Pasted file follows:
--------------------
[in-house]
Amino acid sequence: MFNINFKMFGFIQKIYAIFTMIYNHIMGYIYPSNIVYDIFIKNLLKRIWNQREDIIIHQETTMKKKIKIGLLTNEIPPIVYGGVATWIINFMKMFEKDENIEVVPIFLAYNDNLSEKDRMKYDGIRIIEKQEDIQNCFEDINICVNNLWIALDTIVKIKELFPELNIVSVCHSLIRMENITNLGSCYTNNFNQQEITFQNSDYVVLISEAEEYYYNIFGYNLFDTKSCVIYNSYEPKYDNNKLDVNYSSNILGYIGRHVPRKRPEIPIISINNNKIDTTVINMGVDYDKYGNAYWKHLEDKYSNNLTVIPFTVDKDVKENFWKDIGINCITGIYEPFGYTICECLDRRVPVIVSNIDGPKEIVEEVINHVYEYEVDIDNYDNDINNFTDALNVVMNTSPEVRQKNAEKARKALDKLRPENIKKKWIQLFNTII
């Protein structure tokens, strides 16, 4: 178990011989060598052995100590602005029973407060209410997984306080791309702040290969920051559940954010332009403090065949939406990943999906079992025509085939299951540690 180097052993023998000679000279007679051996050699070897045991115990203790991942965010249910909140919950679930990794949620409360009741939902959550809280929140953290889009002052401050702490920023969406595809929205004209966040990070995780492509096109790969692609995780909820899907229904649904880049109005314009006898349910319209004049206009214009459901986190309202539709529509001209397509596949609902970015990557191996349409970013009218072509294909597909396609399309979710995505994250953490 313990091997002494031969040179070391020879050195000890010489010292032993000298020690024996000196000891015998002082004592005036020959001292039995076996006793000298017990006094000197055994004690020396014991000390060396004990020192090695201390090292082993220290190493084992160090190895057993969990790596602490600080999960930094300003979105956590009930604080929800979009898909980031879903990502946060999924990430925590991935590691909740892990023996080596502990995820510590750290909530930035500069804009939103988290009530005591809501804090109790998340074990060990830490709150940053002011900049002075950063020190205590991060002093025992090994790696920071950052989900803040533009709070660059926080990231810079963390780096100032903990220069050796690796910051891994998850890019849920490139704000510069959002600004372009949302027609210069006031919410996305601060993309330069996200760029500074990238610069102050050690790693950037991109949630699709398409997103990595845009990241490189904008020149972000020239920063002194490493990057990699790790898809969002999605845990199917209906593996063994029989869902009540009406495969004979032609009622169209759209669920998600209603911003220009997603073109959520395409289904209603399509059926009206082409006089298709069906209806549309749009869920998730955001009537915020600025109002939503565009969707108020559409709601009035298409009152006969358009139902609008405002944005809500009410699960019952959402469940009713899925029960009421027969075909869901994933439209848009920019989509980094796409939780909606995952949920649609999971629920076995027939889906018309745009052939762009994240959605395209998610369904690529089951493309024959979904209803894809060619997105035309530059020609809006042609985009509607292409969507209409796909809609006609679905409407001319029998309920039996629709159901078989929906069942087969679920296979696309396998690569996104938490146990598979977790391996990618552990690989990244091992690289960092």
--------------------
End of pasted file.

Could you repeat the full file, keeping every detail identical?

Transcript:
[in-house]
Amino acid sequence: MFNINFKMFGFIQKIYAIFTMIYNHIMGYIYPSNIVYDIFIKNLLKRIWNQREDIIIHQETTMKKKIKIGLLTNEIPPIVYGGVATWIINFMKMFEKDENIEVVPIFLAYNDNLSEKDRMKYDGIRIIEKQEDIQNCFEDINICVNNLWIALDTIVKIKELFPELNIVSVCHSLIRMENITNLGSCYTNNFNQQEITFQNSDYVVLISEAEEYYYNIFGYNLFDTKSCVIYNSYEPKYDNNKLDVNYSSNILGYIGRHVPRKRPEIPIISINNNKIDTTVINMGVDYDKYGNAYWKHLEDKYSNNLTVIPFTVDKDVKENFWKDIGINCITGIYEPFGYTICECLDRRVPVIVSNIDGPKEIVEEVINHVYEYEVDIDNYDNDINNFTDALNVVMNTSPEVRQKNAEKARKALDKLRPENIKKKWIQLFNTII
């Protein structure tokens, strides 16, 4: 178990011989060598052995100590602005029973407060209410997984306080791309702040290969920051559940954010332009403090065949939406990943999906079992025509085939299951540690 180097052993023998000679000279007679051996050699070897045991115990203790991942965010249910909140919950679930990794949620409360009741939902959550809280929140953290889009002052401050702490920023969406595809929205004209966040990070995780492509096109790969692609995780909820899907229904649904880049109005314009006898349910319209004049206009214009459901986190309202539709529509001209397509596949609902970015990557191996349409970013009218072509294909597909396609399309979710995505994250953490 313990091997002494031969040179070391020879050195000890010489010292032993000298020690024996000196000891015998002082004592005036020959001292039995076996006793000298017990006094000197055994004690020396014991000390060396004990020192090695201390090292082993220290190493084992160090190895057993969990790596602490600080999960930094300003979105956590009930604080929800979009898909980031879903990502946060999924990430925590991935590691909740892990023996080596502990995820510590750290909530930035500069804009939103988290009530005591809501804090109790998340074990060990830490709150940053002011900049002075950063020190205590991060002093025992090994790696920071950052989900803040533009709070660059926080990231810079963390780096100032903990220069050796690796910051891994998850890019849920490139704000510069959002600004372009949302027609210069006031919410996305601060993309330069996200760029500074990238610069102050050690790693950037991109949630699709398409997103990595845009990241490189904008020149972000020239920063002194490493990057990699790790898809969002999605845990199917209906593996063994029989869902009540009406495969004979032609009622169209759209669920998600209603911003220009997603073109959520395409289904209603399509059926009206082409006089298709069906209806549309749009869920998730955001009537915020600025109002939503565009969707108020559409709601009035298409009152006969358009139902609008405002944005809500009410699960019952959402469940009713899925029960009421027969075909869901994933439209848009920019989509980094796409939780909606995952949920649609999971629920076995027939889906018309745009052939762009994240959605395209998610369904690529089951493309024959979904209803894809060619997105035309530059020609809006042609985009509607292409969507209409796909809609006609679905409407001319029998309920039996629709159901078989929906069942087969679920296979696309396998690569996104938490146990598979977790391996990618552990690989990244091992690289960092």